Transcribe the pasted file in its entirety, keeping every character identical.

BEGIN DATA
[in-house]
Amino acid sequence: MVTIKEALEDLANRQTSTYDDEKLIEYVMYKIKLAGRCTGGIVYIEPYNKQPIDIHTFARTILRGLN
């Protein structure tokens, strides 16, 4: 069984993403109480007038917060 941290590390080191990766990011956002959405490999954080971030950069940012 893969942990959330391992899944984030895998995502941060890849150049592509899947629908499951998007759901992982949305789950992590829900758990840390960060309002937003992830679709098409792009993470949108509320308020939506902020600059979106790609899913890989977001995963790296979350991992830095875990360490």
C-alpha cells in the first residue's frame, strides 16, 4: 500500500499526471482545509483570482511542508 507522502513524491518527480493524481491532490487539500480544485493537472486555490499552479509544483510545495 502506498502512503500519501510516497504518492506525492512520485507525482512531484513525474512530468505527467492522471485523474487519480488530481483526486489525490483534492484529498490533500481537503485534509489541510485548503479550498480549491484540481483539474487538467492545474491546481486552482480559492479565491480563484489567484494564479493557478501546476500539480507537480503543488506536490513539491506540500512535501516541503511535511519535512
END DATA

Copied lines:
[in-house]
Amino acid sequence: MVTIKEALEDLANRQTSTYDDEKLIEYVMYKIKLAGRCTGGIVYIEPYNKQPIDIHTFARTILRGLN
């Protein structure tokens, strides 16, 4: 069984993403109480007038917060 941290590390080191990766990011956002959405490999954080971030950069940012 893969942990959330391992899944984030895998995502941060890849150049592509899947629908499951998007759901992982949305789950992590829900758990840390960060309002937003992830679709098409792009993470949108509320308020939506902020600059979106790609899913890989977001995963790296979350991992830095875990360490």
C-alpha cells in the first residue's frame, strides 16, 4: 500500500499526471482545509483570482511542508 507522502513524491518527480493524481491532490487539500480544485493537472486555490499552479509544483510545495 502506498502512503500519501510516497504518492506525492512520485507525482512531484513525474512530468505527467492522471485523474487519480488530481483526486489525490483534492484529498490533500481537503485534509489541510485548503479550498480549491484540481483539474487538467492545474491546481486552482480559492479565491480563484489567484494564479493557478501546476500539480507537480503543488506536490513539491506540500512535501516541503511535511519535512